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Saturday, October 29, 2016

Enhance, not close Teachers Training Institutes

KOTA KINABALU - “The Federal government should fulfill their social and moral responsibility by enhancing teachers training institutes not close them even if they do not have the Budget to continue to maintain them.  Similarly, the Sabah government should shoulder an equal responsibility to ensure that the Institut Perguruan (IPG) Keningau and Gaya are not shut down by the Federal government” said Datuk Dr. Jeffrey Kitingan, President of Parti Solidariti Tanah Airku and Bingkor Assemblyman in a press statement.

The Federal and Sabah governments need to understand the foresight and vision of former Deputy Chief Minister, Tan Sri Suffian Koroh, and historical significance of IPG Keningau and not agree to it being closed and sent into oblivion.

Tan Sri Koroh had donated 75 acres of now prime land in Keningau in 1982 for the construction of IPG Keningau as he understood the importance of having a teachers training college in the Interior to train teachers to teach future students in Sabah. The proposal received the support of then Minister of Education, Tun (then Dato’ Seri) Abdullah Ahmad Badawi, and IPG Keningau was built.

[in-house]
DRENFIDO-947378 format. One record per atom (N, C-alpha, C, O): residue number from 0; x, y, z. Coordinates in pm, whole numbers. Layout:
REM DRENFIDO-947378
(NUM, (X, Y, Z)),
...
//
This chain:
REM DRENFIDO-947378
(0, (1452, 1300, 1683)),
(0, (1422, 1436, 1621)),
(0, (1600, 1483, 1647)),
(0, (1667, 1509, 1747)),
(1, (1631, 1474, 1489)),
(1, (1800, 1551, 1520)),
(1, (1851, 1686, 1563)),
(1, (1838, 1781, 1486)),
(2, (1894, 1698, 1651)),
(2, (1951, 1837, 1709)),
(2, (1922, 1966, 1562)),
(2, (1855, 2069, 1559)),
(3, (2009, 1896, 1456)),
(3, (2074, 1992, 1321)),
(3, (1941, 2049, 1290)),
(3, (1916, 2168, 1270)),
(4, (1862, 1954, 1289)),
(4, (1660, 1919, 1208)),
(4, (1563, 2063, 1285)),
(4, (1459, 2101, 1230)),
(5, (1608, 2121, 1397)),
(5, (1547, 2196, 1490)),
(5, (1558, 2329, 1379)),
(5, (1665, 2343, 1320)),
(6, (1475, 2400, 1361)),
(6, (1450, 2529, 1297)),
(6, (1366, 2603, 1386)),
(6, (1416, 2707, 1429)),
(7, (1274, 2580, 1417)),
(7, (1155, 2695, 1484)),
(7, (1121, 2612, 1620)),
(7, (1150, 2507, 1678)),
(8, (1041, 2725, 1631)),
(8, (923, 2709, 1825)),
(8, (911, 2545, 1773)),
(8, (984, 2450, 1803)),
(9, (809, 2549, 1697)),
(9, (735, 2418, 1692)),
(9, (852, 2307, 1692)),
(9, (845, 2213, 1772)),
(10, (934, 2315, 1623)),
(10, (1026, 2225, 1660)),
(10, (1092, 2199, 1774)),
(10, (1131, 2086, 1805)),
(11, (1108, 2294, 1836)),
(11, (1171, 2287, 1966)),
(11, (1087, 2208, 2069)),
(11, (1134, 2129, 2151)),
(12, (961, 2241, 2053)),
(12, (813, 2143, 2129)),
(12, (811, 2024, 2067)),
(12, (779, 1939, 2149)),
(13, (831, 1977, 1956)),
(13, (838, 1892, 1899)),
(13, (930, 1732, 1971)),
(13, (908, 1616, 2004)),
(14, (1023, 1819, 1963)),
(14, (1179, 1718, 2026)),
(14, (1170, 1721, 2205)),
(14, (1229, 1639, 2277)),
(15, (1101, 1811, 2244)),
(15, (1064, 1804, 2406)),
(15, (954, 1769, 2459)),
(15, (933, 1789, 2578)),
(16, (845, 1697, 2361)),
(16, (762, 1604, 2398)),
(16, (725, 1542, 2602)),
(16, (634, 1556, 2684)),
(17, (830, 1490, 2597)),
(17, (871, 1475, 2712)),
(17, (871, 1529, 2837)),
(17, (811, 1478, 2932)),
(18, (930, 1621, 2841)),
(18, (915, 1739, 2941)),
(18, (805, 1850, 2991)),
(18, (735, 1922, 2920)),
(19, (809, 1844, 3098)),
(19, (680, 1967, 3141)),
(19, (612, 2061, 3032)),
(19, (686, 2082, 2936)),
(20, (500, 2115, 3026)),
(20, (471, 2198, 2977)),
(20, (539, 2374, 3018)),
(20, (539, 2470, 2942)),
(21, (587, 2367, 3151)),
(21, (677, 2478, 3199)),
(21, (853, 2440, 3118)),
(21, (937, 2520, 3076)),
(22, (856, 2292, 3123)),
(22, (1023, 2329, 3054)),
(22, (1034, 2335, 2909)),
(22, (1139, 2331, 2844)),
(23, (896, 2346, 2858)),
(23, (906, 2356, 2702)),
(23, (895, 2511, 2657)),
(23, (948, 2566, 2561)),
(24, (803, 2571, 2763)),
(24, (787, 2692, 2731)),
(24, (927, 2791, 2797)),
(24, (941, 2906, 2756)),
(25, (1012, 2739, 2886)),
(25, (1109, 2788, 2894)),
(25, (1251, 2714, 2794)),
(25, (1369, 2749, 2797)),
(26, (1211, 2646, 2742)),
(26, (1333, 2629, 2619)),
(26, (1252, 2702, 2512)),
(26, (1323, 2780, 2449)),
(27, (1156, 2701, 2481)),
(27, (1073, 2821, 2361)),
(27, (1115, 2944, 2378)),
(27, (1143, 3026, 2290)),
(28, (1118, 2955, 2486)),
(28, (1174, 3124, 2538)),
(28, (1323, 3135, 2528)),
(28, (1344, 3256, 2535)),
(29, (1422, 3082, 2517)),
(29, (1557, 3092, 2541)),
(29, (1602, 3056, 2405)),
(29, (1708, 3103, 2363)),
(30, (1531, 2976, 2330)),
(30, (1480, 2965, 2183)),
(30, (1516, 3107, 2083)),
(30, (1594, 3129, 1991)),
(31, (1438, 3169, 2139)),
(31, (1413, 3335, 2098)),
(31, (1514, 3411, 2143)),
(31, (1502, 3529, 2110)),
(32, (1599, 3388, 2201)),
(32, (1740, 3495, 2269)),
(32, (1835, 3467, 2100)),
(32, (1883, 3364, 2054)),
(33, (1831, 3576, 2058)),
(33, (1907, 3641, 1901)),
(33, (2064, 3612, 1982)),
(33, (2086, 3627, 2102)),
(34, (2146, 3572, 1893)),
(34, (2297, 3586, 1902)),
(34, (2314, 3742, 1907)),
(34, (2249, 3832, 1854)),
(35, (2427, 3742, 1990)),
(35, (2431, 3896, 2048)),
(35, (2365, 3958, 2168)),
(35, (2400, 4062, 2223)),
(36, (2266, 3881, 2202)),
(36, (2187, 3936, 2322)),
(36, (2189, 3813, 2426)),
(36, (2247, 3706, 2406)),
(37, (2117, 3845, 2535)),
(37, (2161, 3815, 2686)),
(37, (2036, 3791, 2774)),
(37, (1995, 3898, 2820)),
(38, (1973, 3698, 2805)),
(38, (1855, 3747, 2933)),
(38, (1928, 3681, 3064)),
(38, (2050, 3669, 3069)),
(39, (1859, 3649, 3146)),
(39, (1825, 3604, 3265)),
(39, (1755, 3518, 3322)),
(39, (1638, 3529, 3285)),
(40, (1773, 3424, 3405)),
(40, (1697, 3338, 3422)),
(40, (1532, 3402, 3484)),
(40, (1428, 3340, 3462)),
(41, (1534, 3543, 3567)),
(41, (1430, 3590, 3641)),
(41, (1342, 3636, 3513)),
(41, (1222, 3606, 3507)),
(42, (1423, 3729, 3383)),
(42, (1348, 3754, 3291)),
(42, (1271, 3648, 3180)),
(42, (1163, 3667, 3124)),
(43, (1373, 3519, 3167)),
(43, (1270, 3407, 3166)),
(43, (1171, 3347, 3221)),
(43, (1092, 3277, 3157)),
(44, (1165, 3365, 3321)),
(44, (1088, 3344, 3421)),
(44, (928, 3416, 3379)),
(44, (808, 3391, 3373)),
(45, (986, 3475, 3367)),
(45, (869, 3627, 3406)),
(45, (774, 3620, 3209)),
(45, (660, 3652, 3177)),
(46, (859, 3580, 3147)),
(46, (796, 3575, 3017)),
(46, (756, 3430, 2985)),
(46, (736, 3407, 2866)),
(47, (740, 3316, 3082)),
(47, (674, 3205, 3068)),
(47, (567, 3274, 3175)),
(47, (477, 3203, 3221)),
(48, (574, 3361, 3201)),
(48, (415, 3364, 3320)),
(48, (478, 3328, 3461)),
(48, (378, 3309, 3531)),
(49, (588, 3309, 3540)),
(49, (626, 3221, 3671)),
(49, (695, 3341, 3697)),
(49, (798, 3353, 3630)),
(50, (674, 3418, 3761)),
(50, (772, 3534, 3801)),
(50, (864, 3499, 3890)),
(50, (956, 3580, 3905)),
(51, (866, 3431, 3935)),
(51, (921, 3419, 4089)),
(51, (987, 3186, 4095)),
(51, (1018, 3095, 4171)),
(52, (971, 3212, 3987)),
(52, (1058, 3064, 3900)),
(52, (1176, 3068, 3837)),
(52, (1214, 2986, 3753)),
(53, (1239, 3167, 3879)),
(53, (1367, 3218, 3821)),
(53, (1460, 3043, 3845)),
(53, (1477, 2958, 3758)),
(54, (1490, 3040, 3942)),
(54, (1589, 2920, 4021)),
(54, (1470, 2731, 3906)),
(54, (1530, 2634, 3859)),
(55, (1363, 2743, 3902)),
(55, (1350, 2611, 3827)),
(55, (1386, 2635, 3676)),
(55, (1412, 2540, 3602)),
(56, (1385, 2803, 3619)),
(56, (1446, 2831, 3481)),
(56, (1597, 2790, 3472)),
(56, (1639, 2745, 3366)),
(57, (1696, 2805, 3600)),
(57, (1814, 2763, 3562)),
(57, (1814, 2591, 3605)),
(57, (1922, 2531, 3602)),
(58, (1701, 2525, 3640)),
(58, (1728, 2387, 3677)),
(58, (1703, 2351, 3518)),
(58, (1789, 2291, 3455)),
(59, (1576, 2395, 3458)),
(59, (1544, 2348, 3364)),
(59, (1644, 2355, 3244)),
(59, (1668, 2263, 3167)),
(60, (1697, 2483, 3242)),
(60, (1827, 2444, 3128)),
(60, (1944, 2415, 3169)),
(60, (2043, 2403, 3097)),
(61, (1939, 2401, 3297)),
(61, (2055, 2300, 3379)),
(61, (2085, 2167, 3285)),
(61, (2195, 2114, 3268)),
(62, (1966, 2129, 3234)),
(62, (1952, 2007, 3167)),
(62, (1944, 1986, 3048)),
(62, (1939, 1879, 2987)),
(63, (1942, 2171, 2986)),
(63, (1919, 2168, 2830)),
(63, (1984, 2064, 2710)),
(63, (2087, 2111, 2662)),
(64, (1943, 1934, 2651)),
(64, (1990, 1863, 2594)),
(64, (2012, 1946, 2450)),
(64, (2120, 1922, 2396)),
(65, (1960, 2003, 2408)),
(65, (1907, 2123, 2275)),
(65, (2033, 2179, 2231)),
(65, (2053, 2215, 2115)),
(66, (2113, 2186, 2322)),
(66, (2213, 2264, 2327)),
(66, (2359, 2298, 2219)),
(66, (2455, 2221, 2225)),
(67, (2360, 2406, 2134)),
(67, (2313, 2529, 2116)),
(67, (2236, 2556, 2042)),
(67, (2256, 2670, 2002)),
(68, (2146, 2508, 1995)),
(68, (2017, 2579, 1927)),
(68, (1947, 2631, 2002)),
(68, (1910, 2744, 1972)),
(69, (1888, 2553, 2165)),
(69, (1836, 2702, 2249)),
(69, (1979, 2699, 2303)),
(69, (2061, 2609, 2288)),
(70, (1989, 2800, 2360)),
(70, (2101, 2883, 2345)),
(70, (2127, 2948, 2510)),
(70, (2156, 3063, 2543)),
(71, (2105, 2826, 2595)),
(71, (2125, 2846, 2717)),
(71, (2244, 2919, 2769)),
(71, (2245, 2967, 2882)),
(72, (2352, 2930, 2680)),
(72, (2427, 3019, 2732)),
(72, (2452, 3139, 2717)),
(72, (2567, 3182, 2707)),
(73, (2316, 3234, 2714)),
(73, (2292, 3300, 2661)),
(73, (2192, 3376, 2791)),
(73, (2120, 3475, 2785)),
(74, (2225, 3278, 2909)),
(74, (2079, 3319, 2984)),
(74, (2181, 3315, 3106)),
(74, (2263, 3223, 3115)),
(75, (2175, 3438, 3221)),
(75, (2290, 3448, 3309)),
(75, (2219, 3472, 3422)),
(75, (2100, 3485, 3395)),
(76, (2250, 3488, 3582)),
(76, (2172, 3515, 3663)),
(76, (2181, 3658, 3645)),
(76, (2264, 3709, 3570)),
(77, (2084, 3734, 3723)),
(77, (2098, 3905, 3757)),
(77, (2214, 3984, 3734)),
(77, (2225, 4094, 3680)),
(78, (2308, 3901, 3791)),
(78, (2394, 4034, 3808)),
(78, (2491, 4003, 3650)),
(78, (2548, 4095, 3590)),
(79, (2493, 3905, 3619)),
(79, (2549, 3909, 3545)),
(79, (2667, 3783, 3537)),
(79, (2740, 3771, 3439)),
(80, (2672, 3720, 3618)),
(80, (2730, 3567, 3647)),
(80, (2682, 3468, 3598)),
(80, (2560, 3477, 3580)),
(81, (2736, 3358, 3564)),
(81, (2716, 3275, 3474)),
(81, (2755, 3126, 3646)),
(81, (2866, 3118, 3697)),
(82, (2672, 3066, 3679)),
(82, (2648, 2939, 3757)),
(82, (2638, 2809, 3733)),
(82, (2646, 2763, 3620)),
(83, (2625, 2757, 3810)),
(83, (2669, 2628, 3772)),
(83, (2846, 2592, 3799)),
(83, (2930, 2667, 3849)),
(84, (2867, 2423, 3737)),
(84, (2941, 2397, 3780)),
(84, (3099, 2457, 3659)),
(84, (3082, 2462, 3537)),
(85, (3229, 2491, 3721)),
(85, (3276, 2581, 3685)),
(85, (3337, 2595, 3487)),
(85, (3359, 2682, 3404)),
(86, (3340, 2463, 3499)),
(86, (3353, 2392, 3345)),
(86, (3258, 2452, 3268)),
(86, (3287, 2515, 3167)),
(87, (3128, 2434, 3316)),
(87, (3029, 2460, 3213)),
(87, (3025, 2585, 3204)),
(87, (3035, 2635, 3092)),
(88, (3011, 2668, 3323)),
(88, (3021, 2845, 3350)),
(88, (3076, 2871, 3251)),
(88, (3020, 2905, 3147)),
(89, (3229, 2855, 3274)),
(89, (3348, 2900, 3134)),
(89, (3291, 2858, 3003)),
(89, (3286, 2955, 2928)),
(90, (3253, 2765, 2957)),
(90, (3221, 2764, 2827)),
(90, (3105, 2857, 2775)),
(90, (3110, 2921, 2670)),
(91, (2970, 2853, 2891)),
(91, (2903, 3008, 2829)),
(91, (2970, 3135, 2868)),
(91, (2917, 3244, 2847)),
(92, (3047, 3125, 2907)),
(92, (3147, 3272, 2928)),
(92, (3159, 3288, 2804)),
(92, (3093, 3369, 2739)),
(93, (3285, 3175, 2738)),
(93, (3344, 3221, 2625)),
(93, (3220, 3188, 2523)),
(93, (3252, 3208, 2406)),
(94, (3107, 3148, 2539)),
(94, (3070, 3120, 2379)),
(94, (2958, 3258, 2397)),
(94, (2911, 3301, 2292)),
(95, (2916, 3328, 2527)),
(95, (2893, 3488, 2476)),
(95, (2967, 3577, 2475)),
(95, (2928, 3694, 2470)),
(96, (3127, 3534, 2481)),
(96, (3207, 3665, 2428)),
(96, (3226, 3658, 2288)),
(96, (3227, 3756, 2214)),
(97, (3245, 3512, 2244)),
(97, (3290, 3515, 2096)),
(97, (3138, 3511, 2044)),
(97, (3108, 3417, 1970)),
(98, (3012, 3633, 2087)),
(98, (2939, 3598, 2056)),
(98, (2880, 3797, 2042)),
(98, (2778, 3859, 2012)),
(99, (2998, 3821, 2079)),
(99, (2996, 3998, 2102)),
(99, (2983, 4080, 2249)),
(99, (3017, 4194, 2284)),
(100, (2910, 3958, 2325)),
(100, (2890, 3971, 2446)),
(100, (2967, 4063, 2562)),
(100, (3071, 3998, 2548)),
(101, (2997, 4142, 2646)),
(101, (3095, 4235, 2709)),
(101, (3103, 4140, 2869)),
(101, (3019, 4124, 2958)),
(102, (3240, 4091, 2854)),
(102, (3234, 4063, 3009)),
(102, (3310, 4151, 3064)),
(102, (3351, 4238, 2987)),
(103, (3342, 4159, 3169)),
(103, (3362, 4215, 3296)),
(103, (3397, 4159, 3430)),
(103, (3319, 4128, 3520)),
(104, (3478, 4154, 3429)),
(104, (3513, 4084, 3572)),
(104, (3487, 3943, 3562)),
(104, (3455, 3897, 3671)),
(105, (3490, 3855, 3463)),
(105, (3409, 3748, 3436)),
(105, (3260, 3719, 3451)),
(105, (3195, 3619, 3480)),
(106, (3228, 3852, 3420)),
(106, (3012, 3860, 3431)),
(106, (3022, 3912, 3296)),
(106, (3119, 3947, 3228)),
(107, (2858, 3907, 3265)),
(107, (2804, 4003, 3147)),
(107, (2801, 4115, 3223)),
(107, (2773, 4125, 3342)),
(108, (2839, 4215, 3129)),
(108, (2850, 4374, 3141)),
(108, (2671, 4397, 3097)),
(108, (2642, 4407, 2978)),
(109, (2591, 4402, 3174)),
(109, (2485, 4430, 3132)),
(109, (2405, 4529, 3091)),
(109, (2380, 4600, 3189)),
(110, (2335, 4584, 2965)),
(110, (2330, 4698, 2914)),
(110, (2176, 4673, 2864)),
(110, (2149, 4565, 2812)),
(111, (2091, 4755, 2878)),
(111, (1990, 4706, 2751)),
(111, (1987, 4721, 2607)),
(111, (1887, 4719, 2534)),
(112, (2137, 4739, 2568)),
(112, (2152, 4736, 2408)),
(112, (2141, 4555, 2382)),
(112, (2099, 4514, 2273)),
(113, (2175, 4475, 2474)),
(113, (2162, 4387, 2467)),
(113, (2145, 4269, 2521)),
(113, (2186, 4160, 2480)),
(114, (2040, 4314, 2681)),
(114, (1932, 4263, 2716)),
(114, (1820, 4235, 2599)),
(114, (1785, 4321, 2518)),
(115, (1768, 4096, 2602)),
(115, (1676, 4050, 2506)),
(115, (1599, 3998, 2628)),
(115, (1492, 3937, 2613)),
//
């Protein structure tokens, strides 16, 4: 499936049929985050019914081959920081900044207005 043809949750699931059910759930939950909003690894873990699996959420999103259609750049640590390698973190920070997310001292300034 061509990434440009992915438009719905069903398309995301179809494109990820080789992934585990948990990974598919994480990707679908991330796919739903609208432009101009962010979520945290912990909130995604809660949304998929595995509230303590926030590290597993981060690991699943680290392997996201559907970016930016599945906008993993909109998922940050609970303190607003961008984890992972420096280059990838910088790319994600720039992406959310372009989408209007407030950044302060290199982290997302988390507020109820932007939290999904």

IPG Keningau started its maiden intake of trainee teachers in 1985 with Jikal Gabie as the inaugural College Principal although it was only officially opened in 1988.

The College then grew from strength to strength and now run numerous programs ranging from basic teacher certificates to the Malaysian Teaching Diploma and Teaching Degree courses as well as specialist educator diplomas, PPRPET, teachers teaching and education degree and post-graduate courses.

Graduates from IPG Keningau are now not only posted in Sabah but throughout the whole of Malaysia.   It is an iconic landmark in the Interior Sabah for teachers from the entire nation.

Apparently, a meeting was held on 11 October 2016 at the IPG Malay Language Campus in Kuala Lumpur that discussed the closure of 11 IPG Institutes nation-wide including the IPG Keningau and IPG Gaya in Sabah.

As announced by PM Najib in Budget 2017, the 11 IPG Colleges were to be closed with 2 to be taken over by PERMATA, 4 to be converted into Polytechnic Colleges, 4 into Vocational Colleges and 1 to be converted into TVET Vocational Trainer Training Centre.

The Federal government obviously do not have enough money in Budget 2017 and required the 11 IPG Colleges to be closed to save money. However, considering the drastic decision and far-reaching consequences from their closures, the burning question is why was such a drastic decision made and a single meeting held to discuss the closure procedures without any in-depth study being done or the people and government in Sabah being consulted for the 2 IPG Colleges in Sabah.

“Or was it the Sabah government being consulted in advance and they agreed to the closures of IPG Keningau and Gaya?” queried Dr. Jeffrey.